‘Dirty, Sexy, Money’ saw the continuation of this ecstatic energy, with Spiller shaking his hips before the song was even in full swing. His performance as an old-school rock poster boy continued as he swung the mic between his purring vocals.
Before the next song could begin, Spiller’s heavily-lined eyes scanned the audience as he shouted to the crowd: “shush, shut the fuck up, I have something interesting you to tell you,” before the largest riffs of the night were unleashed and Spiller disappeared from the stage. This mystery was soon resolved, as he returned draped in a red hood and silk jacket. This was to be the first of a few outfit changes paying homage to the rock greats, and added to the night’s electric atmosphere. Spiller would later go on to announce that they did have a budget for confetti, but rightfully spent it on outfits instead.
Some of the older Struts classics made it into the set, and after the success of ‘One Night Only’, this continued with ‘Mary Go Round’, which called for a lighting change, as Spiller implored the crowd to use their phone’s torches to light up the room. It was a more intimate track, and the crowd sang the verses back to him, while he looked majestic, his red silk jacket reminiscent of wings.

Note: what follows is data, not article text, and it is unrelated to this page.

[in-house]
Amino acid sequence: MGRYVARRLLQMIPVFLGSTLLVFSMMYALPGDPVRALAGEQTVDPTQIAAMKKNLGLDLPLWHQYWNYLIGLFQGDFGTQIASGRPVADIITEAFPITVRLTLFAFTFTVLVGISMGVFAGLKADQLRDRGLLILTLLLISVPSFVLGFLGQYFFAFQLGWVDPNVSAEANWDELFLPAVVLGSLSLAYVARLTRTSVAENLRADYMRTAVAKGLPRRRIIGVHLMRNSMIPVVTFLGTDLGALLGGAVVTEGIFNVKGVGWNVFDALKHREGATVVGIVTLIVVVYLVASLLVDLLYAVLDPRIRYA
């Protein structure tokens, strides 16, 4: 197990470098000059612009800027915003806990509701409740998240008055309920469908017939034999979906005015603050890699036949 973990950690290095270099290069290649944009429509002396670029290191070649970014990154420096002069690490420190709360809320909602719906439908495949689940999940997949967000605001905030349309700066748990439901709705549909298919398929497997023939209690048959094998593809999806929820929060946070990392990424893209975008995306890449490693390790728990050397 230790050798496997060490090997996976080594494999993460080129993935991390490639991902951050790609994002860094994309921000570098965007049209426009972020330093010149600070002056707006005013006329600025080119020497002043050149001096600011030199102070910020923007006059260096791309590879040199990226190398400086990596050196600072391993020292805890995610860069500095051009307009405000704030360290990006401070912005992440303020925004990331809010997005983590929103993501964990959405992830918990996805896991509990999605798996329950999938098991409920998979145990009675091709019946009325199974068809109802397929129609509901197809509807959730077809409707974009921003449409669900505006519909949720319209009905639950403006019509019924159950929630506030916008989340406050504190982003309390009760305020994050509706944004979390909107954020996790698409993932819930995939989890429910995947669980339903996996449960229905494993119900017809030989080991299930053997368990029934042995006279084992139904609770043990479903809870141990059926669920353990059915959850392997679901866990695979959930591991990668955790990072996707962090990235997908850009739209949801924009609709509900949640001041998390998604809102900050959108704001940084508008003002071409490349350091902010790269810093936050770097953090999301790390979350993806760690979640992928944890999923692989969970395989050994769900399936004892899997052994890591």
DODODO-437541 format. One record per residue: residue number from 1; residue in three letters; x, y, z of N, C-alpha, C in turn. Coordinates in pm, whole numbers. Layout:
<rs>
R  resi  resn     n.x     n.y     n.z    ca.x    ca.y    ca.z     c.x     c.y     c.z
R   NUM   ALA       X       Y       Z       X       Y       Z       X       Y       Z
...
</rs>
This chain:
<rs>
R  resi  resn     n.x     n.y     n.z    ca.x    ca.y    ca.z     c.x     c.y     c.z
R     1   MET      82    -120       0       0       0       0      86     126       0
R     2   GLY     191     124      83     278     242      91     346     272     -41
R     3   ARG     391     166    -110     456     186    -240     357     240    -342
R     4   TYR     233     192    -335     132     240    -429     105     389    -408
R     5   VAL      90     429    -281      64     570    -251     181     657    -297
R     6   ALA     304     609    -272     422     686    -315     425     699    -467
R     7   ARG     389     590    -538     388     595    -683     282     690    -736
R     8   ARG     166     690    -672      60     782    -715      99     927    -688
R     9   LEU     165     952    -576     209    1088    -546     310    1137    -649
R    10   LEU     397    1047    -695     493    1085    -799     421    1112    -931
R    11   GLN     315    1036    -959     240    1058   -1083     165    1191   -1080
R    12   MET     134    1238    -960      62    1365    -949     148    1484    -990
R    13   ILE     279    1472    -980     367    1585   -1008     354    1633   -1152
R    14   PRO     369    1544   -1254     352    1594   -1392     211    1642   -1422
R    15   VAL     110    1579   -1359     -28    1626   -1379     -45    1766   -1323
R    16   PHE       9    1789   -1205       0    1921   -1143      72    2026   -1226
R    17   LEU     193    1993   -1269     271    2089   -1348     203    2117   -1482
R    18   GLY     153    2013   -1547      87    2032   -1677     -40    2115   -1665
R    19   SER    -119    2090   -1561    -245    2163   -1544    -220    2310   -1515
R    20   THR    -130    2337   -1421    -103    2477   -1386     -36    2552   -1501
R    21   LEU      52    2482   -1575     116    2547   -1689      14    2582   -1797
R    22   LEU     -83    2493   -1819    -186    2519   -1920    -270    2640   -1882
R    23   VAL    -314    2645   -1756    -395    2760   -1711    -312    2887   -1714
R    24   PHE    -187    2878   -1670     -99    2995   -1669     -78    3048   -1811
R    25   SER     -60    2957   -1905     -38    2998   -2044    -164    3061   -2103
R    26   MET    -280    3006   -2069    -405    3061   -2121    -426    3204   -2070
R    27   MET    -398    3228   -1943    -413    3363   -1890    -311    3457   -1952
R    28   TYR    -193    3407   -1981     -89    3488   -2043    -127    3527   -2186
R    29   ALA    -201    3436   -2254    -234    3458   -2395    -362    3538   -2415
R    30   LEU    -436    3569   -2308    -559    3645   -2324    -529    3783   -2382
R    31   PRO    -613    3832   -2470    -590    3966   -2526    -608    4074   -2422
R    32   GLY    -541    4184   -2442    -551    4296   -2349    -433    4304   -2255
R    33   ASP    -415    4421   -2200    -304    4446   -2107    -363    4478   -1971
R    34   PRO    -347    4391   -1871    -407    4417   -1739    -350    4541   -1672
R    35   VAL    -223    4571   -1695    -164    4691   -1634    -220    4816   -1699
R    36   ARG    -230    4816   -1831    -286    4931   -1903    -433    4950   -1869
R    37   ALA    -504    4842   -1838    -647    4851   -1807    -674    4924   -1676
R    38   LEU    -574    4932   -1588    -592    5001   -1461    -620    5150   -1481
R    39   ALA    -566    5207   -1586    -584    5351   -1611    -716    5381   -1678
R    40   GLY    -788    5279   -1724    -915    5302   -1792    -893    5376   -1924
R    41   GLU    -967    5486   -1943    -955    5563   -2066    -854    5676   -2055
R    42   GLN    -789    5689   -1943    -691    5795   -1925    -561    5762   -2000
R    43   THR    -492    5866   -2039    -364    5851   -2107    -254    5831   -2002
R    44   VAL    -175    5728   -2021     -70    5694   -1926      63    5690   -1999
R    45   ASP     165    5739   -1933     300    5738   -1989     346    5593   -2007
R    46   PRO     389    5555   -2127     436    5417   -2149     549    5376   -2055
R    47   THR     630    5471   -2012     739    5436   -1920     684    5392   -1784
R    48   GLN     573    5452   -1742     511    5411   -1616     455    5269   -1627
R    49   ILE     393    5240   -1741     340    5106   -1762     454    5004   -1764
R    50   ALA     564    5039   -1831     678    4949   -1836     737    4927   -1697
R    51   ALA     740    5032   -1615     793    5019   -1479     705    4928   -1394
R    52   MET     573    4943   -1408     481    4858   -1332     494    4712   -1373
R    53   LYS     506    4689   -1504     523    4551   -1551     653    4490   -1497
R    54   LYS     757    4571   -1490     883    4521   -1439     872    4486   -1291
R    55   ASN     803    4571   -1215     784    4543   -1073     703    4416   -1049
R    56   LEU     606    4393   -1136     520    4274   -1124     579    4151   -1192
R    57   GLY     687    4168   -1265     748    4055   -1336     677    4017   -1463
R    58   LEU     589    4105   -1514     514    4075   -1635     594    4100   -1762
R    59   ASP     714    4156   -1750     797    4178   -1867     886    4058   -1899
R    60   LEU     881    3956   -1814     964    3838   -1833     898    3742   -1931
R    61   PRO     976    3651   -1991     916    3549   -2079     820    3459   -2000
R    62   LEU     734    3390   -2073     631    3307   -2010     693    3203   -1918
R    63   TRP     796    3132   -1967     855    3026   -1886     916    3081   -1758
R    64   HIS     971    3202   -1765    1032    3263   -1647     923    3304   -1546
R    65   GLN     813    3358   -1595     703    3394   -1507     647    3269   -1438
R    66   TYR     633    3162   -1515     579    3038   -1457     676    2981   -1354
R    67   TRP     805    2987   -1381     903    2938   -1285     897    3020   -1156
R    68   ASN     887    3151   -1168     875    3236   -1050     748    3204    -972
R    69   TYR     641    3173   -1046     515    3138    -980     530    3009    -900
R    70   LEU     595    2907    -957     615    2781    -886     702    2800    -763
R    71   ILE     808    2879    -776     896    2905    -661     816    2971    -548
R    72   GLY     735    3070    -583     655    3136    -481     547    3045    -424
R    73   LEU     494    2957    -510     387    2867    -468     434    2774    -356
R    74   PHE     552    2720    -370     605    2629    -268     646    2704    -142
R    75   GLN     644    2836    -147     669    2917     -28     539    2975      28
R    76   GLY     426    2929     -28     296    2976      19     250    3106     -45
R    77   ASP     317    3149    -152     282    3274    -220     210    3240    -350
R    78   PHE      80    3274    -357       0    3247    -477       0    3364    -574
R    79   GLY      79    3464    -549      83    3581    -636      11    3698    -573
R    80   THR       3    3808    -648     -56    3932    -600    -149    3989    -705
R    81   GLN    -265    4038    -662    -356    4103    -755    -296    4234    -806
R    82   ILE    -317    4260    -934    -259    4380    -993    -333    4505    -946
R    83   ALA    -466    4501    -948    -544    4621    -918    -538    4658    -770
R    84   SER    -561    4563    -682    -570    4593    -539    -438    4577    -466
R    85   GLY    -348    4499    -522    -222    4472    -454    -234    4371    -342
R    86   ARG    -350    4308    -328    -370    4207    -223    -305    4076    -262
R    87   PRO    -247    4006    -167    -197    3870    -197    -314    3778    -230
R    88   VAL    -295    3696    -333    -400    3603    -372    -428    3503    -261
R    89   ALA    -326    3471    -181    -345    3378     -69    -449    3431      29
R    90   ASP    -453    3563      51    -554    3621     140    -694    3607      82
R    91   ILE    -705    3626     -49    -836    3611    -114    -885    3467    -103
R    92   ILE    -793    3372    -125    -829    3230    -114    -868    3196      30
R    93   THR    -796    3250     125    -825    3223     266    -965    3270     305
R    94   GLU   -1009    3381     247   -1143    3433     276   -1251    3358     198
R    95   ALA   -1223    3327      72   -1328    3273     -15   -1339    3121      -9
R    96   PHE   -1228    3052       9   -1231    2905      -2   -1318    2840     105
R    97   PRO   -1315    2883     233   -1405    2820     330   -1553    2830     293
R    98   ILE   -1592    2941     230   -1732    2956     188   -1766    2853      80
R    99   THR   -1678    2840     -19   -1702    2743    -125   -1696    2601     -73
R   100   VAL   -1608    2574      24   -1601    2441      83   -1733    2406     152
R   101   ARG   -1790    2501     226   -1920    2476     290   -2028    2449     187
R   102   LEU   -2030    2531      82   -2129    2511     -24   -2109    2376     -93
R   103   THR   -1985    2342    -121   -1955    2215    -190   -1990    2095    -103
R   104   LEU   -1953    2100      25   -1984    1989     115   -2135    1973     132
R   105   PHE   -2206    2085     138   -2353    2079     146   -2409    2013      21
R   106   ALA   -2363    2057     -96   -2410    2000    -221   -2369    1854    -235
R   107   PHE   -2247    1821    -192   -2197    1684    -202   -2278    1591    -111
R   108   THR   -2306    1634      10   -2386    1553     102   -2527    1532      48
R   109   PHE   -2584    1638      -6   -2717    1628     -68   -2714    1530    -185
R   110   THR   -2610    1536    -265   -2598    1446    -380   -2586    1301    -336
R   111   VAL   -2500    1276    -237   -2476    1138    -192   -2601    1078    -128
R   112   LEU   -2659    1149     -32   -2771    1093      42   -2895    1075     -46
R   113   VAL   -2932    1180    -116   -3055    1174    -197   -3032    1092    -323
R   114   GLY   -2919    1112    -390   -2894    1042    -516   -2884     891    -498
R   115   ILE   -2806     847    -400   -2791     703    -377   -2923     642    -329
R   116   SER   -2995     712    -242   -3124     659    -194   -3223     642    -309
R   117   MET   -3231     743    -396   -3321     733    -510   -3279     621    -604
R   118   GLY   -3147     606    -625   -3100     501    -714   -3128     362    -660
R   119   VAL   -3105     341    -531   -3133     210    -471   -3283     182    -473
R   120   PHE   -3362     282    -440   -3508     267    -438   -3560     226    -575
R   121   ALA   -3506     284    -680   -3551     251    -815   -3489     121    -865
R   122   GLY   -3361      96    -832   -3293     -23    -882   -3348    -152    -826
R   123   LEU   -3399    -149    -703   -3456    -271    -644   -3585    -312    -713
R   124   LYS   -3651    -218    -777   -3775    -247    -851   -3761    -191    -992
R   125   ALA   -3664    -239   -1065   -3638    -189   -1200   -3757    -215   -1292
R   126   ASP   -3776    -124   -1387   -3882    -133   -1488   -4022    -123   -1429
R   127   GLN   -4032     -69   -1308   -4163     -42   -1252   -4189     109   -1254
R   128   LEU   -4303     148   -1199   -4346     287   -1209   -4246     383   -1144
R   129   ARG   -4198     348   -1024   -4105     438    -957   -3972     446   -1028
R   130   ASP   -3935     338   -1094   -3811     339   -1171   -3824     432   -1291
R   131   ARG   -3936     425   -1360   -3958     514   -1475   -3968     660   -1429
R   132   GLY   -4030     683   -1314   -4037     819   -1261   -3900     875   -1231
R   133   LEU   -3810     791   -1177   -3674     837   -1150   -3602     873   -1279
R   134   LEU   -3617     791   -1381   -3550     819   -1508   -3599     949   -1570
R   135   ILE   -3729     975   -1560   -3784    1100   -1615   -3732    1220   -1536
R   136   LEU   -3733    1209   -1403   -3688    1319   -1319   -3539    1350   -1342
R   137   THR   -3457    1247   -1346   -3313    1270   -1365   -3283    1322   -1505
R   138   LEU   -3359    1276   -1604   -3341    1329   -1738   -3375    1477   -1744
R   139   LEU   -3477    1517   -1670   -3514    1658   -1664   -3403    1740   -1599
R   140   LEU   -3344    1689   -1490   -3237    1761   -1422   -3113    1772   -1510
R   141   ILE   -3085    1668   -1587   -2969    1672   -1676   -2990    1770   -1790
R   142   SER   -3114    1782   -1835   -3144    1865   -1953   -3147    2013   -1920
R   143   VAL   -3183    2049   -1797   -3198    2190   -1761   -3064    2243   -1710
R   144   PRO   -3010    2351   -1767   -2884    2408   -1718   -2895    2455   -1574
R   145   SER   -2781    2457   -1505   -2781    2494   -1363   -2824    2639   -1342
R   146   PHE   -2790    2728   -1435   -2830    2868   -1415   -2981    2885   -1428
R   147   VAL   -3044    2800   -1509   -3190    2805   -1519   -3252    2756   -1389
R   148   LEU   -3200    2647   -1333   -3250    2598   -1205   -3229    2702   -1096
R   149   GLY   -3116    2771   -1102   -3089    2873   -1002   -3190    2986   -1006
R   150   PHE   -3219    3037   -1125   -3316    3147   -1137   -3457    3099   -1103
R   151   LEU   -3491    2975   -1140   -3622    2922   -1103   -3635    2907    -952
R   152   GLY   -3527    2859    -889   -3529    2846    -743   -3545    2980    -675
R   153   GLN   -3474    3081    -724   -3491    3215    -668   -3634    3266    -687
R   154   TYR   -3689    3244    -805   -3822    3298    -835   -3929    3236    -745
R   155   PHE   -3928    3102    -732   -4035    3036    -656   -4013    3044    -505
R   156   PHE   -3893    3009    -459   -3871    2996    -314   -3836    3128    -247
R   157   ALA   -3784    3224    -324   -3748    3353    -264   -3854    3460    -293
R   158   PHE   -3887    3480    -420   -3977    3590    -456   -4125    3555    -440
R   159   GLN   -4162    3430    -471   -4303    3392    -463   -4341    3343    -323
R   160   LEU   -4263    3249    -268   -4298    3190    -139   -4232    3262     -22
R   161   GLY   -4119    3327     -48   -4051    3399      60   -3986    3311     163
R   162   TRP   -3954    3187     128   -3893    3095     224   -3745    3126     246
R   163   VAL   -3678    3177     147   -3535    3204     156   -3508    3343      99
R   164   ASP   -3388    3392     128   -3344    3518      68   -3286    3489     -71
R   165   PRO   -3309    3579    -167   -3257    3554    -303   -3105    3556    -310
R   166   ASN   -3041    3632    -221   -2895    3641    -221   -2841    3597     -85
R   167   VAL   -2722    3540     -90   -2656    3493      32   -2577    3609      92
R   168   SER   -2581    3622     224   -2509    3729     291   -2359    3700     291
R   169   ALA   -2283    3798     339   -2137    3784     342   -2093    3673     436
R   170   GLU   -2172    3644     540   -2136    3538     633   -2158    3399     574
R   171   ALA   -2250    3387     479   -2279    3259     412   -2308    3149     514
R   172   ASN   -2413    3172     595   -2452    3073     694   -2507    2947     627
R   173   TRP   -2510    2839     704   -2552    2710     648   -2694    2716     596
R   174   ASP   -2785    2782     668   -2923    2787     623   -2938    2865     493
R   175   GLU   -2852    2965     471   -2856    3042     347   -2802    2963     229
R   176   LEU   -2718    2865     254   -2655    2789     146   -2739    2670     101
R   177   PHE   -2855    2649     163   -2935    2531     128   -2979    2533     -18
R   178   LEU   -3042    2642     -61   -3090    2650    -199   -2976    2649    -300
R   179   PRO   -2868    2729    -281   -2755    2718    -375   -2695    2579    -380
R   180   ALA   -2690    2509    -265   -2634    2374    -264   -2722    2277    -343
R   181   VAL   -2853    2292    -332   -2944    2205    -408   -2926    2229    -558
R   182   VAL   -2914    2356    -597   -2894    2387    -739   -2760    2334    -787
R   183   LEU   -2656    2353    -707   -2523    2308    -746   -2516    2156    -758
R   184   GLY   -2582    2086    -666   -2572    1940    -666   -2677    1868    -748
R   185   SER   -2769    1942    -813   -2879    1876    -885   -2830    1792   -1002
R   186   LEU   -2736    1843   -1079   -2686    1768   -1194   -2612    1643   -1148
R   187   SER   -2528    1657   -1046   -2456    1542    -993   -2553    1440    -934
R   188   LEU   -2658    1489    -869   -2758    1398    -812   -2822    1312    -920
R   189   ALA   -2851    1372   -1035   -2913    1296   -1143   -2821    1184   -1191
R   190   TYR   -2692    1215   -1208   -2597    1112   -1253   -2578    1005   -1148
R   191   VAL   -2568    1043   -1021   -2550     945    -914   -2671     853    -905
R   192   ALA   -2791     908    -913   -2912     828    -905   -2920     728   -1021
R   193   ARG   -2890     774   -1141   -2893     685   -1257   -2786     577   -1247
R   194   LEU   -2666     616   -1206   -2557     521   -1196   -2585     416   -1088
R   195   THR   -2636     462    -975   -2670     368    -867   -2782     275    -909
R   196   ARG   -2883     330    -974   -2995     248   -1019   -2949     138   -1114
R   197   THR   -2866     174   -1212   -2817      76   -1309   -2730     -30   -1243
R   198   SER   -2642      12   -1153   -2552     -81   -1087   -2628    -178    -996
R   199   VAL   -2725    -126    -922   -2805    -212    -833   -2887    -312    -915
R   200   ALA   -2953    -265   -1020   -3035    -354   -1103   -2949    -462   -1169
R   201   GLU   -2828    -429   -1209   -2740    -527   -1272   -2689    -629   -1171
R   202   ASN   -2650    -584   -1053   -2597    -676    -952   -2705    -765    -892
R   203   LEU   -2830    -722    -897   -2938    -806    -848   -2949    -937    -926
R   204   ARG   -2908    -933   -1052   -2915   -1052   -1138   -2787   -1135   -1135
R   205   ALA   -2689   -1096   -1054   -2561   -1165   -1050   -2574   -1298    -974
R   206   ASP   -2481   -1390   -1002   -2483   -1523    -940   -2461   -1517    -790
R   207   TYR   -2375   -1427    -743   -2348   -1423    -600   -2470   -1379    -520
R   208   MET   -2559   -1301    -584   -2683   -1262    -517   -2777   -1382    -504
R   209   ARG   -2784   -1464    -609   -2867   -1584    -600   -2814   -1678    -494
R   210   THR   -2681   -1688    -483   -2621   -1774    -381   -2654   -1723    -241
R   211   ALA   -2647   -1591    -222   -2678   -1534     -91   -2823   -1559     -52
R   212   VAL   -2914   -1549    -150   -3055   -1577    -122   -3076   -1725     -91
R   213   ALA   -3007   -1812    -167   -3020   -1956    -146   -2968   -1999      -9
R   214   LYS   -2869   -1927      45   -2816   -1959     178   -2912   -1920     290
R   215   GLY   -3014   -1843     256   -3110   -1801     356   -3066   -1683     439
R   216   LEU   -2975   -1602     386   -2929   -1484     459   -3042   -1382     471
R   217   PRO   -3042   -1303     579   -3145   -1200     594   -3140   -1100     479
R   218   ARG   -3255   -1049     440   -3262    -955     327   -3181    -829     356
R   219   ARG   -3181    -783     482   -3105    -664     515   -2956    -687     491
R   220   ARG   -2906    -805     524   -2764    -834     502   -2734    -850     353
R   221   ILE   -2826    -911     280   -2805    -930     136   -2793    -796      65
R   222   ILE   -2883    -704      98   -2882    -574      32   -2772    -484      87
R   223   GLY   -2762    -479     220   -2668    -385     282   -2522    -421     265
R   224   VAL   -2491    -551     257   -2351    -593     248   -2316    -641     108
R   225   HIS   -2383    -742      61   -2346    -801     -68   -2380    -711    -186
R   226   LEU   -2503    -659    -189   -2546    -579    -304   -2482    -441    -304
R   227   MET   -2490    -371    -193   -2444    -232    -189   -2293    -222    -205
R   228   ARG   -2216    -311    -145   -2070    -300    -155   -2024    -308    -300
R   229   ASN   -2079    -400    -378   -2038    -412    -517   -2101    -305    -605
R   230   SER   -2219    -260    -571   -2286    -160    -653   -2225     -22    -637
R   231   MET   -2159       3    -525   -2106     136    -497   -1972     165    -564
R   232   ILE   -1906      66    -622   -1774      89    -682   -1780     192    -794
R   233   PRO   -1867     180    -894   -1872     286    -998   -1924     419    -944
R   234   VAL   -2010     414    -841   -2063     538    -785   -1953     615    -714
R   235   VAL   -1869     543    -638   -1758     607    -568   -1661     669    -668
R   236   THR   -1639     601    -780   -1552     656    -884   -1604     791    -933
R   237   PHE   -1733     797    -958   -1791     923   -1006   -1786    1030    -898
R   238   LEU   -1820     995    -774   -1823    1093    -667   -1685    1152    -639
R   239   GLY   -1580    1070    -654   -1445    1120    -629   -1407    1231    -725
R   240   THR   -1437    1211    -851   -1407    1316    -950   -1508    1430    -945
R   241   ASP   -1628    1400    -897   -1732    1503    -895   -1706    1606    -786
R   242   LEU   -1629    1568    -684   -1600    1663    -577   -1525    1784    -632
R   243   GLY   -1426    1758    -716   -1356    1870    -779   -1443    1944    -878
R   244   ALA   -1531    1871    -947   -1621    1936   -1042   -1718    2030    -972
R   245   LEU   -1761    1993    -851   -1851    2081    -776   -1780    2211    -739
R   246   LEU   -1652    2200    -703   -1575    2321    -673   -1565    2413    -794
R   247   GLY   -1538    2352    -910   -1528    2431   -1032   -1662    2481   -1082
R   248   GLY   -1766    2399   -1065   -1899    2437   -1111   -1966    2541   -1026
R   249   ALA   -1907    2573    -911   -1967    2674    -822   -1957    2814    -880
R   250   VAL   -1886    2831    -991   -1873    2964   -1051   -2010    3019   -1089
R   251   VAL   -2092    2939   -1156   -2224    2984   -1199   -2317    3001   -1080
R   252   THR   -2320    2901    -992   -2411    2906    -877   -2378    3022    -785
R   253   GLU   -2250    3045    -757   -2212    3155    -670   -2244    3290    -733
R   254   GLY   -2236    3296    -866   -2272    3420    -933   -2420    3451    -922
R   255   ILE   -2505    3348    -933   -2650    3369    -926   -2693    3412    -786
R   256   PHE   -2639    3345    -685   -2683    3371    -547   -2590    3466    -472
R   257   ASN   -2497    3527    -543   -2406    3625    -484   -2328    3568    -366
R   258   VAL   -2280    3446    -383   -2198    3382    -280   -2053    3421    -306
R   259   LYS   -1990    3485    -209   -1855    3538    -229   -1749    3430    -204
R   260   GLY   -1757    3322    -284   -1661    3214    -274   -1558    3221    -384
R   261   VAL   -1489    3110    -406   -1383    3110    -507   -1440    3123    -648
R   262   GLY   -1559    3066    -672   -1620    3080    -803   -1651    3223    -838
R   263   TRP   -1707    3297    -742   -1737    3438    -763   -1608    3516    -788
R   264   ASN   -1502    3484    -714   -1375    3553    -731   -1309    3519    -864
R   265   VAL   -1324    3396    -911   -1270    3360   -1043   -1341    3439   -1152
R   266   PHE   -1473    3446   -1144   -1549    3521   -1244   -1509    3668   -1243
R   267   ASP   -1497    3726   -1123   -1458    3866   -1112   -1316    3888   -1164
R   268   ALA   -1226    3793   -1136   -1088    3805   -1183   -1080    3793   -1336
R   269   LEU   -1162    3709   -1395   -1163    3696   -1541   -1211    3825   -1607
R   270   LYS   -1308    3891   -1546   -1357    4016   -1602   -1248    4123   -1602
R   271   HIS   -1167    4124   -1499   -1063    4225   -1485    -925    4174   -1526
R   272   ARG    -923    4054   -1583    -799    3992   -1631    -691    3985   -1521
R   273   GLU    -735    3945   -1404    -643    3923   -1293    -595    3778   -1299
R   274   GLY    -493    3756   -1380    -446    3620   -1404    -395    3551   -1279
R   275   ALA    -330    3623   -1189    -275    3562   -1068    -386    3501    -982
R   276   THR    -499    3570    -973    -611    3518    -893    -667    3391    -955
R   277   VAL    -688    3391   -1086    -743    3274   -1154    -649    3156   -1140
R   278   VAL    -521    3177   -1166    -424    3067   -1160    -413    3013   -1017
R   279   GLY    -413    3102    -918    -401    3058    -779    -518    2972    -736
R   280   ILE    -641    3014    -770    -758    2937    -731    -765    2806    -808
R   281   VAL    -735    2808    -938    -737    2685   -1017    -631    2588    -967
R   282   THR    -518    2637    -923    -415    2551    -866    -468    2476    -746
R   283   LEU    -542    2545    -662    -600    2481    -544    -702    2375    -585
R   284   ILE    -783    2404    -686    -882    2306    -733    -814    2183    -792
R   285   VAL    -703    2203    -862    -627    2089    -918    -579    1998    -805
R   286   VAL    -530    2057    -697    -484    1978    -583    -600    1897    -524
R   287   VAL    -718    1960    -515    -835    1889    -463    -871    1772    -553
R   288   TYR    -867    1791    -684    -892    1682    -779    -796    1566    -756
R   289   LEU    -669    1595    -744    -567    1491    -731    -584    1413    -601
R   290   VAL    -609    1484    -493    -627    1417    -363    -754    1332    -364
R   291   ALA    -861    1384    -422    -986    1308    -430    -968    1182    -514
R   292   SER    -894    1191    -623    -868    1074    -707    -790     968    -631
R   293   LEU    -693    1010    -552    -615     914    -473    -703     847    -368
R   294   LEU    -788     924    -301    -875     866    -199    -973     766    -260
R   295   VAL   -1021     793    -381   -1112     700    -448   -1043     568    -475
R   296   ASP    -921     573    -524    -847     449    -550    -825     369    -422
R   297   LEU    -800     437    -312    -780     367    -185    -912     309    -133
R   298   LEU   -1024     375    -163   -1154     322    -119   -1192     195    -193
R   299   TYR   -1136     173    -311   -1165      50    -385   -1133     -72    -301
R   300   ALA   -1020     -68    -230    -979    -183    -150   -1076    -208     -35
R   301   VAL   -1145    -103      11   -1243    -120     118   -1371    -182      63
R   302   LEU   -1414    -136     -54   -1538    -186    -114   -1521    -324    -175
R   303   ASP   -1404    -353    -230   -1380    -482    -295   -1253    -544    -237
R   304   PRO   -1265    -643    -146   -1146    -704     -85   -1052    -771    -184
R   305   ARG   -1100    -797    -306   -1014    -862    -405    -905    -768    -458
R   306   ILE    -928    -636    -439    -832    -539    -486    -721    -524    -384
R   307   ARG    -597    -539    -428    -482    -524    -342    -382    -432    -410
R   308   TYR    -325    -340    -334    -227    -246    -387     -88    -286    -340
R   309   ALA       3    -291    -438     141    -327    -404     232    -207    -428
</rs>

In Spiller’s mind, it would seem, this show was still only getting started, as he then treated the audience to a cover of ‘Dancing In The Dark’ by Bruce Springsteen. Drums carried this classic, and the band added their own twist, Spiller cheekily adding “I’m sick of The Struts not being number 1” while pointing to the crowd, and even shimmying with an audience member behind the barrier. They stopped mid-song to search for Spiller’s own Courteney Cox to join them on stage. This naturally inspired a large amount of excitement from the audience, and two young siblings were the lucky chosen ones. They sang and performed brilliantly, greatly deserving of the applause they received at the end.